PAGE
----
Quality control: why we should embrace 4K Blu-ray, not dismiss it

Quality control: why we should embrace 4K Blu-rays, not dismiss them
Discs shouldn't be dissed

And so it begins.


Being a movie collector should never be a chore but when new formats are released, it sometimes feels like it.

From VHS to Blu-ray with LaserDisc and DVD in between, in a relatively short space of time a true movie fan will have bought their favourite films in a number of guises.

And it's about to start all over again with the first hints that a 4K Blu-ray format is coming soon.


There are two distinct reasons why someone upgrades their collection: quality and features.

Having worked on DVD Review magazine in the past, I know all too well that this is the case for many.

Some people just want to know if a movie had a decent remaster and a DTS soundtrack, while others are all about the amount of documentaries there were to watch and disappointed if there were not myriad commentary tracks.

Extra content does usually mean that someone cares about the product that has been released, but a true remaster should always be what you look for.

Caught by the fuzz

The nostalgia for VHS is very different to the nostalgia for, say, vinyl. While every crack and pop adds warmth to a vinyl recording, the grain of a VHS tape does nothing for a film – it was always an inferior way to bring movies to the home.

VHS grain wasn't like the grain you would see on a cinema screen. Grain on the big screen could give a lot away about a movie. Grindhouse films were filled with cigarette burns and missing frames because the movies were rare – only a few reels were made of these films, all were passed from cinema to cinema.

4K is not like 3D. It is all about enhancing the movie experience in the home, not hampering it with gimmicks.

The quality of the movie varied from how far from the source you watched the film too - you would see a very different picture if you were in the last cinema to get the reels than if you'd been there for their first projections.

This degradation simply doesn't happen anymore. The advent of digital and 4K masters means that there is a clarity of picture that directors can finally be proud of. For many directors, seeing their content on VHS for the first time would have been a painful experience - seeing their vision marred by the recording method must have been heart-breaking.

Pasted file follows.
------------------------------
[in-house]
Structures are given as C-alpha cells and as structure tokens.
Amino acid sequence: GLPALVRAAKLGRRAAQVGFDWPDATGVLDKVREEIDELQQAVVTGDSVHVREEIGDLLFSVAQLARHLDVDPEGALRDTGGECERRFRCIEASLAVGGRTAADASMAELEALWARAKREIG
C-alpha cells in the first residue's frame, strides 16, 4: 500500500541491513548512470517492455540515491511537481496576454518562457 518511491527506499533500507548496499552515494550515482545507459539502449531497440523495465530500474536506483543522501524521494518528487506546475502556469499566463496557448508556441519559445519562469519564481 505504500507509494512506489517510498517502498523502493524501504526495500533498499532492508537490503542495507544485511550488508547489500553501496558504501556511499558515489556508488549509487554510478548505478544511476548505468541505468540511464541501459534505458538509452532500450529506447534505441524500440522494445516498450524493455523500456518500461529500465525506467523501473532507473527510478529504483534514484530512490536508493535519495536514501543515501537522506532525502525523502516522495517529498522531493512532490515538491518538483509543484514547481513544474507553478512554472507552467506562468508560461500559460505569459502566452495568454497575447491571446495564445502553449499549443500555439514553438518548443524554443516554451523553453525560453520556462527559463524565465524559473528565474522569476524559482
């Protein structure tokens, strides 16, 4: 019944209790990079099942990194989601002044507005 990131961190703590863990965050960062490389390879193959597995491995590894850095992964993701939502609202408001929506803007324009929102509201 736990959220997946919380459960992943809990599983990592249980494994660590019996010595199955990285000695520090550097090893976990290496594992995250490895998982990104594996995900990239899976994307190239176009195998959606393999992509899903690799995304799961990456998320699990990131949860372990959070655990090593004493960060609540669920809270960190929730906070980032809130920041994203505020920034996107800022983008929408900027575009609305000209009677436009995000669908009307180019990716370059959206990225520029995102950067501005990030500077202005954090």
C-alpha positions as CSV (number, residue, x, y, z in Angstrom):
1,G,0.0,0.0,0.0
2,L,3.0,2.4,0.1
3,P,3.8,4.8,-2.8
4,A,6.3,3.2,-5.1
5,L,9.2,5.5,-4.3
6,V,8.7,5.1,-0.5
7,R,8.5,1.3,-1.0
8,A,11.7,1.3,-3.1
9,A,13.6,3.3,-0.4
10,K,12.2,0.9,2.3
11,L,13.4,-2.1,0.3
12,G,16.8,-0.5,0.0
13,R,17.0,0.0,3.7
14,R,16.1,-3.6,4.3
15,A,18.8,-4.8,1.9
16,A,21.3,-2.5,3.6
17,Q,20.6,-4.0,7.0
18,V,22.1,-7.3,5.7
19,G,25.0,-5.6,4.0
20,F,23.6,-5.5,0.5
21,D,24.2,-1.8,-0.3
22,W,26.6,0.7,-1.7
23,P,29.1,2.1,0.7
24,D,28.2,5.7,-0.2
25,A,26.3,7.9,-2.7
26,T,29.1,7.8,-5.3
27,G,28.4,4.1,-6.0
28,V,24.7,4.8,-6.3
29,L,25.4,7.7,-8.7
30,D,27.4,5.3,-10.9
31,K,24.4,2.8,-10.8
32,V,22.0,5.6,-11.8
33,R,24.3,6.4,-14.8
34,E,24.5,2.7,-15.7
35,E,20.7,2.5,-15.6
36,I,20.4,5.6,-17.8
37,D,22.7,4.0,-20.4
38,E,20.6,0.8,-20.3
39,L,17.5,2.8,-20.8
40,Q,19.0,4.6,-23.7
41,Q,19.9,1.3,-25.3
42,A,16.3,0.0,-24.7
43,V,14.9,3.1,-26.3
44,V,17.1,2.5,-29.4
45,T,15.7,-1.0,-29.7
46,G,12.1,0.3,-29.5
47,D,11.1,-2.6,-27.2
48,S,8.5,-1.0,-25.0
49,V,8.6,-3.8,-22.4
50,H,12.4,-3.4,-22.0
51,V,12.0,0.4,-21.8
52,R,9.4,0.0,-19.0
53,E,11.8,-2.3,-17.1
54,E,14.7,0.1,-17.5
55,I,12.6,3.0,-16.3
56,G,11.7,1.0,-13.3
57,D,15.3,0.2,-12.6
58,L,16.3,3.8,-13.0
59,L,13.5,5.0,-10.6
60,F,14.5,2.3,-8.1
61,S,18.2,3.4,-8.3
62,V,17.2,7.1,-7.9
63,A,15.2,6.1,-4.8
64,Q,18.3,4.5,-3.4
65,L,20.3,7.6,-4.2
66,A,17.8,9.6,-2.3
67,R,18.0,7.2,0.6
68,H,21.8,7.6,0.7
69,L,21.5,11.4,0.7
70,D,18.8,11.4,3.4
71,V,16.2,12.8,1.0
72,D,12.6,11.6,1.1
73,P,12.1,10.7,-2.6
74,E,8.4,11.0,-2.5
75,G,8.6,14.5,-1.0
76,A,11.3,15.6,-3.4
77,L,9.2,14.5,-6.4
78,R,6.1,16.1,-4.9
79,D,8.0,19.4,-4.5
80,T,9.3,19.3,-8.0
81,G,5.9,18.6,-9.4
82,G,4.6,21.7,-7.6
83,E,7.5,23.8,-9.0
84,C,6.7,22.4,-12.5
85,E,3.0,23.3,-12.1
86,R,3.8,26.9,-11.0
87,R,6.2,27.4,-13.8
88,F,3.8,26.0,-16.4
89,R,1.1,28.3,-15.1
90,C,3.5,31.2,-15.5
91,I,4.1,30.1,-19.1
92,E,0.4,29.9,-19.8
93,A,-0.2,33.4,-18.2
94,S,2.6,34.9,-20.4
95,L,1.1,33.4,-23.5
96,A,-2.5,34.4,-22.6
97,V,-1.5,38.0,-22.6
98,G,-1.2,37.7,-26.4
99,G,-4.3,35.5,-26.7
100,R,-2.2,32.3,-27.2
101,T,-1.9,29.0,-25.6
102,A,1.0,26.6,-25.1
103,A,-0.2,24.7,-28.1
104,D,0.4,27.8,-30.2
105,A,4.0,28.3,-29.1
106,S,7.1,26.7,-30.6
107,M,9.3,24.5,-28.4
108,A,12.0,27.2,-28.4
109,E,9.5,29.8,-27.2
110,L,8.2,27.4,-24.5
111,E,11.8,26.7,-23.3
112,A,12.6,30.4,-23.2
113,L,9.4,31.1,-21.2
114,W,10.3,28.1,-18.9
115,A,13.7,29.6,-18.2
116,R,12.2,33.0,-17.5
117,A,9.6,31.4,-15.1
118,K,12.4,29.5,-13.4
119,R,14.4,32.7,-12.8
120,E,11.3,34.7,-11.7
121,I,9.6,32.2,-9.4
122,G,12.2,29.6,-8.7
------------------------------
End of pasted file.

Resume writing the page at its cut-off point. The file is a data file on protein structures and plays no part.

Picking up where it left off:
This is why we should embrace 4K on Blu-ray. It shows the film usually as the director intended and, unlike streaming, it is one for the collectors. Even 4K releases of older films should look just the way the director meant them to.

A decent remaster doesn't take away the grain: it accentuates it, offers up character without faking the fact that the movie is getting on a bit.

Don't diss the discs

4K is not like 3D. It is all about enhancing the movie experience in the home, not hampering it with gimmicks.

This is why movie collectors should give 4K Blu-rays a chance. Yes, as my esteemed colleague comments, you will need a bigger TV to see the difference but 4K will be for the long haul and discs are far from dead yet.

CDs are disappearing because they have never quite offered something extra as Blu-rays have - this has pushed people to downloads and streaming. Movie streaming is currently cheap and convenient but doesn't offer the whole 'extras and all' package that Blu-ray does.

When 4KBDs are eventually released, they should be front and centre of a collection and not seen as another scheme from studios to get our money. 4K quality shouldn't be hidden away within the adaptive bitrate of Netflix - it should be shouted about and take pride of place in your movie library.

4K is as good as what is seen on the cinema screen and this has directors jumping for joy: you should be doing the same. Preferably with a Blu-ray box in your hand.

Need a refresher course in 4K? We've got just the ticket:

Marc Chacksfield

Marc Chacksfield is the Editor In Chief, Shortlist.com at DC Thomson. He started out life as a movie writer for numerous (now defunct) magazines and soon found himself online - editing a gaggle of gadget sites, including TechRadar, Digital Camera World and Tom's Guide UK. At Shortlist you'll find him mostly writing about movies and tech, so no change there then.